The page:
You've got a writing style that holds absolutely nothing back. Have you always been this blunt?
I think I have but it's also something I value and try to be, something I always work on in my writing.

Do you find people more receptive, or more inclined to give you hate for your stances as a result?
Both? I think I'm definitely a bit polarising. Ultimately though, I think people like it. I think it's refreshing. Especially living in the Internet age, when we're exposed to so much, people have become more cynical and skeptical. They feel like there aren't many voices or things in the world that they can trust. So, they see the fact that I'm a bit harsh in what I say as appealing.

You have a theory you call the Kardashian Rule, namely, that the more viral a person or event is, the more culture will overestimate its importance. And you suggest that the only way to counter this, to counter inane news that goes viral, is by simply withdrawing attention. Aren't we in danger of promoting ignorance that way?
That is a danger, but I think the most important thing is to withhold your attention for the things that actually matter. Have a very high threshold for what you do spend your attention on, so that you'll learn about the important things, but withhold your attention on the unimportant.
How realistic is it though to ask society to ignore viral news? You can perhaps achieve it for stories that lack substance, but can we really club news about Kardashian and gun shootings (which also go viral) in the same pile?
To be honest, I don't think it's very realistic! But it doesn't mean I won't try. The issue today is I feel like there's a disconnect between where we put our attention and what is actually important. Shootings are a great example. Mass shootings in the US actually affect a small amount of people but they get so much attention. Part of that is just how our psychology works. Humans are built a certain way, to pay more attention to certain types of events. Flying is another example. Millions are afraid of flying, but driving cars are far more dangerous. Yet, there are all sorts of precautions and stories about things that happen on airplanes [that we're more familiar with]. The structure of our brain is not optimised for the modern world. The only way to help ourselves is to educate ourselves. To stop paying attention to something, you will have to first pay attention to it - but when you recognise it's not significant,  withdraw your attention from it.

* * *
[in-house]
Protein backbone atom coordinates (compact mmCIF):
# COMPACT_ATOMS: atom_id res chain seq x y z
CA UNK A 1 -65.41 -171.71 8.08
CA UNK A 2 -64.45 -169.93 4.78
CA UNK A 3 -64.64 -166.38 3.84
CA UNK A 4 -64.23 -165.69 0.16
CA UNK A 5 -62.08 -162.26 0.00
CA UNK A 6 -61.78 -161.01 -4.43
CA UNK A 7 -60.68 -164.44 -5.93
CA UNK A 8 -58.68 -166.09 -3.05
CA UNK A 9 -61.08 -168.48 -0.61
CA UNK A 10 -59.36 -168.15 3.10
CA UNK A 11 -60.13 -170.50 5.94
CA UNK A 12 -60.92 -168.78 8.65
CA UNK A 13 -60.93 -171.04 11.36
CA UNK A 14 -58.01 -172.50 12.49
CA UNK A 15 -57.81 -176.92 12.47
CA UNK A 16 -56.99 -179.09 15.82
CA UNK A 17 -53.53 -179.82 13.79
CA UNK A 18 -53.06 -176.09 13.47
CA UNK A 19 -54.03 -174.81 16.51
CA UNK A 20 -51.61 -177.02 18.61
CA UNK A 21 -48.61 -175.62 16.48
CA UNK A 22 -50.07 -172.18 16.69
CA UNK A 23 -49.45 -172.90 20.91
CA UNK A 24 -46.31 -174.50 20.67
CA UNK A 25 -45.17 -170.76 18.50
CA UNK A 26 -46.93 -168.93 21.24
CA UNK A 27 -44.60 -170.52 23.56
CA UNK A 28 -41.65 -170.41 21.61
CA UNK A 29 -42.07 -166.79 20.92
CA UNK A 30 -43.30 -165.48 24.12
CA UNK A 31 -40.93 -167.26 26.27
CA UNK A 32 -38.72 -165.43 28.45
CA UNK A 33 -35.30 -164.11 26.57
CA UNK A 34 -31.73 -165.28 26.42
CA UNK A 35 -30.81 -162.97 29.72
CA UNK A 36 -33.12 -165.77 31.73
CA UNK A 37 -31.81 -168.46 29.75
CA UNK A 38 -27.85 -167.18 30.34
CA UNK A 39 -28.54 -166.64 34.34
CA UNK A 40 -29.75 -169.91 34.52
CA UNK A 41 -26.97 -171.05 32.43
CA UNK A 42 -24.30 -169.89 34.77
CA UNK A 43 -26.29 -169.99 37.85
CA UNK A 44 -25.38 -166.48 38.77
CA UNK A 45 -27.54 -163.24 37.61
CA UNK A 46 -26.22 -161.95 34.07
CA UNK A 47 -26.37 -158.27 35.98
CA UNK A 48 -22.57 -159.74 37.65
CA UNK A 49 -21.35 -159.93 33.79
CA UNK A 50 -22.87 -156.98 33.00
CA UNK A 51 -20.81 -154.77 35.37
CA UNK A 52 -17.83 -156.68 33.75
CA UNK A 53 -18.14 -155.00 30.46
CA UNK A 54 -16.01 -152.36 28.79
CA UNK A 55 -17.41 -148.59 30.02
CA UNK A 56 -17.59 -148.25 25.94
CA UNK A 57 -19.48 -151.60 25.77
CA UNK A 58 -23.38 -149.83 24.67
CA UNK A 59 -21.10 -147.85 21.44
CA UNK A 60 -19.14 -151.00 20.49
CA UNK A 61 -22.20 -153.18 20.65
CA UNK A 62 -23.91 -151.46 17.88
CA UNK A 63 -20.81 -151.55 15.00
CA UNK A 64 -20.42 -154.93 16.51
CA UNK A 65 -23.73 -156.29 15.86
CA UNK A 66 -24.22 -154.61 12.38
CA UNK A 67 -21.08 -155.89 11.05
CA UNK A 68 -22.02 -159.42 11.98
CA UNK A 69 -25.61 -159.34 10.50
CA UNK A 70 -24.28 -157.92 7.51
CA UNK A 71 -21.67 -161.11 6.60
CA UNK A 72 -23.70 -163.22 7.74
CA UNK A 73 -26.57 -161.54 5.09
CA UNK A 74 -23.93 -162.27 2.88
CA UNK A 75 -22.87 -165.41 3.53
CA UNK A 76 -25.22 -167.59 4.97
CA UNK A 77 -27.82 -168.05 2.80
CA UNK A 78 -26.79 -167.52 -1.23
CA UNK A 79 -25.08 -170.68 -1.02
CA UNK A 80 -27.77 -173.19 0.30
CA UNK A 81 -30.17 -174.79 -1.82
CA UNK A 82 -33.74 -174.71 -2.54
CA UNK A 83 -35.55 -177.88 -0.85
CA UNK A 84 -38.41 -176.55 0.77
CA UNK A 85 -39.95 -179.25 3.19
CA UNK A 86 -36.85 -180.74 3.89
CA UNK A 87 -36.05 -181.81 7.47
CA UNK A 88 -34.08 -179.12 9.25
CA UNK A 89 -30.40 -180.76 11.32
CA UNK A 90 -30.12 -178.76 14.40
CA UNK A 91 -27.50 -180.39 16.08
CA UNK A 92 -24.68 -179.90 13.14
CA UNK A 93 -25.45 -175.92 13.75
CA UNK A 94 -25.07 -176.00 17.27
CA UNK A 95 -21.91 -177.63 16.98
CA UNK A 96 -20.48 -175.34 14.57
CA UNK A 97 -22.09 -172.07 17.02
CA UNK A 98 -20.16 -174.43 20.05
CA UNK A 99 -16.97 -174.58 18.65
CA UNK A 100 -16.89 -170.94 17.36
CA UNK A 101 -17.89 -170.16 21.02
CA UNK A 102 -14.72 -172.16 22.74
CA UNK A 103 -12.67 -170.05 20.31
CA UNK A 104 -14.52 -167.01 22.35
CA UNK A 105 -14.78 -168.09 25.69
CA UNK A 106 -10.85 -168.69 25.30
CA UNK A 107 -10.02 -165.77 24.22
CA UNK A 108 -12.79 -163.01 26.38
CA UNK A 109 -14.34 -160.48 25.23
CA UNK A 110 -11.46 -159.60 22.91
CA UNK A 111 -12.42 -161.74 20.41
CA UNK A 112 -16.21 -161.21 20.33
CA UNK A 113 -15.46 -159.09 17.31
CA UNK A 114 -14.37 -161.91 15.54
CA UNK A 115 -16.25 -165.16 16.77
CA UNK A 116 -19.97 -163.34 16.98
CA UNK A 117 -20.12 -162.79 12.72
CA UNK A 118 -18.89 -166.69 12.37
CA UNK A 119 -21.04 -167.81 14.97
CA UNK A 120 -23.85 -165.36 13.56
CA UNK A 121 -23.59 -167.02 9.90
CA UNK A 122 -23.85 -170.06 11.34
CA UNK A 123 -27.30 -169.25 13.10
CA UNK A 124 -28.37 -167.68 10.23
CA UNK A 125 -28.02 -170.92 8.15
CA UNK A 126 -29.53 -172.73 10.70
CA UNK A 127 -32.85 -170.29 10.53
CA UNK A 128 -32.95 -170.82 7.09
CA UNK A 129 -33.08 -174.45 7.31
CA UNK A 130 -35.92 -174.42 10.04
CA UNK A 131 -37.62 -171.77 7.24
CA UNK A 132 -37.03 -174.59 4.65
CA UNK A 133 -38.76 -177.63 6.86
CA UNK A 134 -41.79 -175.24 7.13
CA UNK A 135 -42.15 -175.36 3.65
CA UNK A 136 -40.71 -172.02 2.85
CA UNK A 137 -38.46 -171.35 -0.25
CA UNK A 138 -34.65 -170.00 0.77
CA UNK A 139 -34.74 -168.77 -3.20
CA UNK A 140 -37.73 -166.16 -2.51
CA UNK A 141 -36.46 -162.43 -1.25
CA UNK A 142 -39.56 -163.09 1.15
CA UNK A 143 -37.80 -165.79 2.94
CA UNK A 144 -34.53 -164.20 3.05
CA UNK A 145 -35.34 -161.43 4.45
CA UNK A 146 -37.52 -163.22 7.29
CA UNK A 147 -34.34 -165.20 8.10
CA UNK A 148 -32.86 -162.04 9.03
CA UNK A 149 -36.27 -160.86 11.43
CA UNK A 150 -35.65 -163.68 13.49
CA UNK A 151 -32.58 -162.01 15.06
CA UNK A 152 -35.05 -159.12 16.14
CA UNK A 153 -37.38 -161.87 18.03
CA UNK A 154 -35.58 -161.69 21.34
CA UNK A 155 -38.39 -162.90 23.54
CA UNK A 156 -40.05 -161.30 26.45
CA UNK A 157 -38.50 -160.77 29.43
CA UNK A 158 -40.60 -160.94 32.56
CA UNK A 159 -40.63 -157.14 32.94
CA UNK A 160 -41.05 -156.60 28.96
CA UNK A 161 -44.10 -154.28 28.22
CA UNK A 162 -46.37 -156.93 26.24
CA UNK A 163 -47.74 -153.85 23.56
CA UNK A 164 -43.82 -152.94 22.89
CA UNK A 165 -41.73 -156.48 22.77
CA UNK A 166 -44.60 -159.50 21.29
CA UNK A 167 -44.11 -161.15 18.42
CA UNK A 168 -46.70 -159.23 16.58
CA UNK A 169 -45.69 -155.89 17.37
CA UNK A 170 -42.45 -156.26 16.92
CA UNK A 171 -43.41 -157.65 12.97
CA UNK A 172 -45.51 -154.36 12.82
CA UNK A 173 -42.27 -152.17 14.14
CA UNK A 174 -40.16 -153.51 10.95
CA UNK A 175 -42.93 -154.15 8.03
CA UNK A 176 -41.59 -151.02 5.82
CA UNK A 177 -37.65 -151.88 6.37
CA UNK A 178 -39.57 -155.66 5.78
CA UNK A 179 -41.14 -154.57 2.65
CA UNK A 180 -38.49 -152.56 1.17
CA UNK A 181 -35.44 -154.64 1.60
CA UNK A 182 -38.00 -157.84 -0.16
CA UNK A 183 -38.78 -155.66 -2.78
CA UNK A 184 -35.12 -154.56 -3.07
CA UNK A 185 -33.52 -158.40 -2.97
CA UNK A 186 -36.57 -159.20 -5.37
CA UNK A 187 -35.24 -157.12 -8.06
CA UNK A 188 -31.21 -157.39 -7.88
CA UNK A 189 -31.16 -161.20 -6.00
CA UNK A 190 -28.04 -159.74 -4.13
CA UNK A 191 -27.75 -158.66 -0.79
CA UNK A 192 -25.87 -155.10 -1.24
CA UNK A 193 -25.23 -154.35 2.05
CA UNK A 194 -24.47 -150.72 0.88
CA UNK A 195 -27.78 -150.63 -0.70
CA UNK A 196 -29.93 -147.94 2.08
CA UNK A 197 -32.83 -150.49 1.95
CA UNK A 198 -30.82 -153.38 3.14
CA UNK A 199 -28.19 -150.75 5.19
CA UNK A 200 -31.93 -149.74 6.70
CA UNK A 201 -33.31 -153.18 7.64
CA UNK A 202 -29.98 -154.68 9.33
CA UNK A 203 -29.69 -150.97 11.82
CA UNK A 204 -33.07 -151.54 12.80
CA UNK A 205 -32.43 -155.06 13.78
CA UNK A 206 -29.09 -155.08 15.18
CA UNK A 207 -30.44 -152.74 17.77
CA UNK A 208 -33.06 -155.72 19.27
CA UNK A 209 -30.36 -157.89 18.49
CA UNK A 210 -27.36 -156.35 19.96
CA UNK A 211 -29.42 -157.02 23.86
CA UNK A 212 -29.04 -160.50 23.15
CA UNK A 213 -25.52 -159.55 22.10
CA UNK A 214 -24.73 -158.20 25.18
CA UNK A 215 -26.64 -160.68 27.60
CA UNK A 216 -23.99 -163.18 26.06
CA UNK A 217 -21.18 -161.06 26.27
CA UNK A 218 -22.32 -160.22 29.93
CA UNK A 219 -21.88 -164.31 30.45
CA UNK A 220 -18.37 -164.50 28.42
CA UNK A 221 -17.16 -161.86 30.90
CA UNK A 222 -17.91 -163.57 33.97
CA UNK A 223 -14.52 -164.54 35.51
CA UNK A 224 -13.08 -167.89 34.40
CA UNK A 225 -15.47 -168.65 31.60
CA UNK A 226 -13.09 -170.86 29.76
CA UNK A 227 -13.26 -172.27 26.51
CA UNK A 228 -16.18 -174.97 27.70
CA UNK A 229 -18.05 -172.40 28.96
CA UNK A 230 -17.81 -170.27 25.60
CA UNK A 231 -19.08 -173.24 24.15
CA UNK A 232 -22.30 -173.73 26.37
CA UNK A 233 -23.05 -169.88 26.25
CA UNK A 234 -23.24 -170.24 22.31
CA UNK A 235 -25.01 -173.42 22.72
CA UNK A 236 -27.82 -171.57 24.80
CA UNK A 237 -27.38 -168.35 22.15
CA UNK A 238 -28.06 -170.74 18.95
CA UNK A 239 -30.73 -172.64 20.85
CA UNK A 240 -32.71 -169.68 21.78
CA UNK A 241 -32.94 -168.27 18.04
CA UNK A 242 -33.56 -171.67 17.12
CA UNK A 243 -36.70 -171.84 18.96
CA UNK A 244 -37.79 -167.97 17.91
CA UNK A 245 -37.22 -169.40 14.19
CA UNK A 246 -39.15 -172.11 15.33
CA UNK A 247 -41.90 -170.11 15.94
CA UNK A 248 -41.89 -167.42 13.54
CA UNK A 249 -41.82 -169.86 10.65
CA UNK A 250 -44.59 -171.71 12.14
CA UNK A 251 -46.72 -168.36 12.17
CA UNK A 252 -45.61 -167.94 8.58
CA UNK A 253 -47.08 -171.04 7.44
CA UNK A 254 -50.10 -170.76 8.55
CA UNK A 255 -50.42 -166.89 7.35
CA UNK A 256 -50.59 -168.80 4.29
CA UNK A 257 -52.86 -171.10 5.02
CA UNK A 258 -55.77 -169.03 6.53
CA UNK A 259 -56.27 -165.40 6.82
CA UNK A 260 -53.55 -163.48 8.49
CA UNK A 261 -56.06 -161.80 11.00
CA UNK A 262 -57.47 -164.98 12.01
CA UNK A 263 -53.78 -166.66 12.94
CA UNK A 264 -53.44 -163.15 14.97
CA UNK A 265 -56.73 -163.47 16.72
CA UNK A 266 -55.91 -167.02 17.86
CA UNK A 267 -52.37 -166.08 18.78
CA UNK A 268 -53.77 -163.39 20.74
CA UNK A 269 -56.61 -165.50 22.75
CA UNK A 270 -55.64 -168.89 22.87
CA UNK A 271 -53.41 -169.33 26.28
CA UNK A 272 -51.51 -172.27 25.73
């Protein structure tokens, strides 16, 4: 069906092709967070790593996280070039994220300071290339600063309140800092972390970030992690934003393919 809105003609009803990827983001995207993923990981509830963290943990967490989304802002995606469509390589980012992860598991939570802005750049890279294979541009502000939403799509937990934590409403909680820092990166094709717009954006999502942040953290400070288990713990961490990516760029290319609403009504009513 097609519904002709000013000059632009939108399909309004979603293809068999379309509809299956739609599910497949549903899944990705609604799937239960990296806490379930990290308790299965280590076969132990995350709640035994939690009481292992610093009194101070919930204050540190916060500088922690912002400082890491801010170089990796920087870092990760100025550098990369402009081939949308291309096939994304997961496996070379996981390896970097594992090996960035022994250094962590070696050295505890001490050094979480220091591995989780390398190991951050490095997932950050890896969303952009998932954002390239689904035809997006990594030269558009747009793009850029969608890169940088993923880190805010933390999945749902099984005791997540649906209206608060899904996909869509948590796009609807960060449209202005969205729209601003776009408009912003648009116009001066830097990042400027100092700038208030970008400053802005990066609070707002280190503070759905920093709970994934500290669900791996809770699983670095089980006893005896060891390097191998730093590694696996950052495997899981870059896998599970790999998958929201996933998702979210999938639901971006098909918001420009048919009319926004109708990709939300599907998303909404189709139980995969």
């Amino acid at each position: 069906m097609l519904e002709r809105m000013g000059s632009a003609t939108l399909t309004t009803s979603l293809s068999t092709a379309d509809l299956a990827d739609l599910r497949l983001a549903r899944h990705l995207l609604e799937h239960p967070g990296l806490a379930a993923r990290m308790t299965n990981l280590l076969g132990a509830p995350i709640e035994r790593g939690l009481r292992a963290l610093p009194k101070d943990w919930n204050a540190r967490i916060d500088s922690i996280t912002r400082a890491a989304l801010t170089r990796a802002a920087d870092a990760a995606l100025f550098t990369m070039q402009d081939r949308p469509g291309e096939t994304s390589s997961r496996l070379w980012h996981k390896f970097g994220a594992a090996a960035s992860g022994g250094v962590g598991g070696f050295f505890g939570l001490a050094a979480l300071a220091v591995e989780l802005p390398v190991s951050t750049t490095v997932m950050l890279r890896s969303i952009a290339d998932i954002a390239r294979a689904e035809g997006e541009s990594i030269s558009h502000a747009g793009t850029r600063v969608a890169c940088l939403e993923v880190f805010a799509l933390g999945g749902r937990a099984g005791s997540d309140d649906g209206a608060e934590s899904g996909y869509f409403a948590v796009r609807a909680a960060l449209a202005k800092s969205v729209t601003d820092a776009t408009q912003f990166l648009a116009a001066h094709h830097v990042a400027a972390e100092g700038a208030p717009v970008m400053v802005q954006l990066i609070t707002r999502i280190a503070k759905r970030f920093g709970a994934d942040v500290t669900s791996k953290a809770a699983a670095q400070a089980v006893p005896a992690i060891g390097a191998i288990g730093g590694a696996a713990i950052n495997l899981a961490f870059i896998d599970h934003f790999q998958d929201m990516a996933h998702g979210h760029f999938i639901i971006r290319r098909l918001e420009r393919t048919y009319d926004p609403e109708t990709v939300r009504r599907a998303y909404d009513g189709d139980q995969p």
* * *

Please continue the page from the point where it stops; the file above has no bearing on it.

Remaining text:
You give life advice relating to various spheres of life. But if there's one thing you think the world really needs help with right now, what would it be?
The first thing that comes to mind is empathy. It's very strange, but if you look back 20 years ago, when I was still a teen and social media was first taking off, there was this very idealistic view that if we just connected the whole world, everyone would be quicker to sympathise. There would be fewer barriers, less anger. I think the opposite has happened. We're getting worse at empathising with people who are different from us. That's unfortunate - and also dangerous.

What's the best advice you've ever received?
My dad is a very successful businessman. I remember early on in my career, I was plagiarised - which happens often but, back then, I was broke and didn't have money. An idea of mine was stolen by someone with a much bigger website. I was pretty upset, so I called my dad. He said, "There are two types of people: people who are very good at finding golden eggs, and people who teach themselves to lay a golden egg. If you teach yourself to be the latter, you'll never be upset when someone takes something from you." It comes down to learning to generate value for other people in the world. Then, you don't have to worry if others take from you. That's just helped me so much, in terms of staying focused on the right things.

Last question: how often do you take your own advice?
(laughs) It's a constant work in progress. I think I do a pretty good job, but I definitely mess things up too. I often tell people: I don't write because I've got it all figured out - I write because I have the same problems too.
karen@khaleejtimes.com